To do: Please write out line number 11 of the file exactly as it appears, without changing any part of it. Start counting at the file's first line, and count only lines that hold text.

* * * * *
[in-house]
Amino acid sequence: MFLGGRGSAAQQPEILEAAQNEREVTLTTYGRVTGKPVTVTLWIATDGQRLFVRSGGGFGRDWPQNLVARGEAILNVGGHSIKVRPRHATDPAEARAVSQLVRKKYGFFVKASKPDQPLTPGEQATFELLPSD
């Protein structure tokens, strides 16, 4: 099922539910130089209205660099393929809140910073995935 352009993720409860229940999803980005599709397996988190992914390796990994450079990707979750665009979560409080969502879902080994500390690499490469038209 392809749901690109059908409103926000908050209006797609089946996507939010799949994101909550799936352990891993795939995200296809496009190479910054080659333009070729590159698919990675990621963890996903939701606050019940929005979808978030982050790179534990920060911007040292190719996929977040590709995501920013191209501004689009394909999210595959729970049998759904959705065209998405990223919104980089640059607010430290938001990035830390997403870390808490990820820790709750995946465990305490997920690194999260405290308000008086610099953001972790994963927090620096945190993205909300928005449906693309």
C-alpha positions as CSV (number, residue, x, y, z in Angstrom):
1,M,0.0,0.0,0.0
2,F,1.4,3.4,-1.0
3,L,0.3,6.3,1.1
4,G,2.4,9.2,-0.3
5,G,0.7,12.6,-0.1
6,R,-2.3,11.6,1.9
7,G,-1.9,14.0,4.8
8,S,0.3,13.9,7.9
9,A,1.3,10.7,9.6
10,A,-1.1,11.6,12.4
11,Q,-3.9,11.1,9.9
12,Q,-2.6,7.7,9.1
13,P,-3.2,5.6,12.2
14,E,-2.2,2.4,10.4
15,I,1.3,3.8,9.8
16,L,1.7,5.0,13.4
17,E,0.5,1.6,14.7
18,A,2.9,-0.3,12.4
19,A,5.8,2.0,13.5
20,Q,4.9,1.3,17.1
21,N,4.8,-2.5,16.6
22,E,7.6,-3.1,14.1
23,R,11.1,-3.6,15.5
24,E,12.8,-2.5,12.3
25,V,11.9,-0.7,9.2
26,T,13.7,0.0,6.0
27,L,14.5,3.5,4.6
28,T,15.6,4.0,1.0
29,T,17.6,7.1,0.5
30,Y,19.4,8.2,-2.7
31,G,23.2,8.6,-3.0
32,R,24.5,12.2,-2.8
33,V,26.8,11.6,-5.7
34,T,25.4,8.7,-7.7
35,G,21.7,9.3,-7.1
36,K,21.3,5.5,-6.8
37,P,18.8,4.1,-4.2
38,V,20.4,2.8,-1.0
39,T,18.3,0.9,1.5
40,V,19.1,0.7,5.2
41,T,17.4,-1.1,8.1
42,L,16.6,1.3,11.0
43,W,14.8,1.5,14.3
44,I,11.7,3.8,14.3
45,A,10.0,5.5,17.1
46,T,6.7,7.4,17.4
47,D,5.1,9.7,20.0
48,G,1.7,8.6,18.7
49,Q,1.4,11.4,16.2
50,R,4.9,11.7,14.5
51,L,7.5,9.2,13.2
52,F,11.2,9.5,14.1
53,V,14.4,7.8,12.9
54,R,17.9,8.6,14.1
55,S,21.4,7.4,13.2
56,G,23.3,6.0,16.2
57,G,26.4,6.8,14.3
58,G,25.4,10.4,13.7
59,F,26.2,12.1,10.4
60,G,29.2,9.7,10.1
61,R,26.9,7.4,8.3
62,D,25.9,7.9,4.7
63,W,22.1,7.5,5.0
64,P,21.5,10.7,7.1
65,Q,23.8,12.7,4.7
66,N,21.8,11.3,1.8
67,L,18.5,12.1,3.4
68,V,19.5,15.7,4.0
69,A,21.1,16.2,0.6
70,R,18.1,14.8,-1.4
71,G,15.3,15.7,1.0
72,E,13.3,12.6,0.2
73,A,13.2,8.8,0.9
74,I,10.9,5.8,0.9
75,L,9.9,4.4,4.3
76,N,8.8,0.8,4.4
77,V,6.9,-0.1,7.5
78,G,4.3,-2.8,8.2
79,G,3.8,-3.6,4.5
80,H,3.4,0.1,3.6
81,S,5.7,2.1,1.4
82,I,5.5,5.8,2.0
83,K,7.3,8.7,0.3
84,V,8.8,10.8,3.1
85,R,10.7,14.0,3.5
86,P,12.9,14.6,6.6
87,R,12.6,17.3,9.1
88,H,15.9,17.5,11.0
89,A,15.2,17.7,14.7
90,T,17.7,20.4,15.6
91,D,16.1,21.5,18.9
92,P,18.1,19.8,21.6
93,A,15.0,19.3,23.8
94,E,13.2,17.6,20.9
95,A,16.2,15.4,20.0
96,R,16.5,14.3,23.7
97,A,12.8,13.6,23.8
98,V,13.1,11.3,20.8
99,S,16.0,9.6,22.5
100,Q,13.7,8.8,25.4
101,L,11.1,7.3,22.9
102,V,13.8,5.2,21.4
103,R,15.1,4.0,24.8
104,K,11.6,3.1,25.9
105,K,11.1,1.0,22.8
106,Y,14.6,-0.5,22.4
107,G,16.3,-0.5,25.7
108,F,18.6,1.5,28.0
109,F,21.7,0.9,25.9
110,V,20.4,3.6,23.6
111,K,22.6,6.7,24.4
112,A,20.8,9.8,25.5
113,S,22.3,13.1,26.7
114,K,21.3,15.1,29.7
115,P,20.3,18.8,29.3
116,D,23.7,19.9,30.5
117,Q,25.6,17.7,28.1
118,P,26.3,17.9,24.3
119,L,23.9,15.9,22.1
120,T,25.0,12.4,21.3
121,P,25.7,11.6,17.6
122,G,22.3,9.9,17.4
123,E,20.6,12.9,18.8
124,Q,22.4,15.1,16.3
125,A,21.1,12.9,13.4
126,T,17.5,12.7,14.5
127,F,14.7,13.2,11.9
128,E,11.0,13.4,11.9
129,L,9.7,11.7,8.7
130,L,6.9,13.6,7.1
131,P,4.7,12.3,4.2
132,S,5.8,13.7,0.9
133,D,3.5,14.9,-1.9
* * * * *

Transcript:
7,G,-1.9,14.0,4.8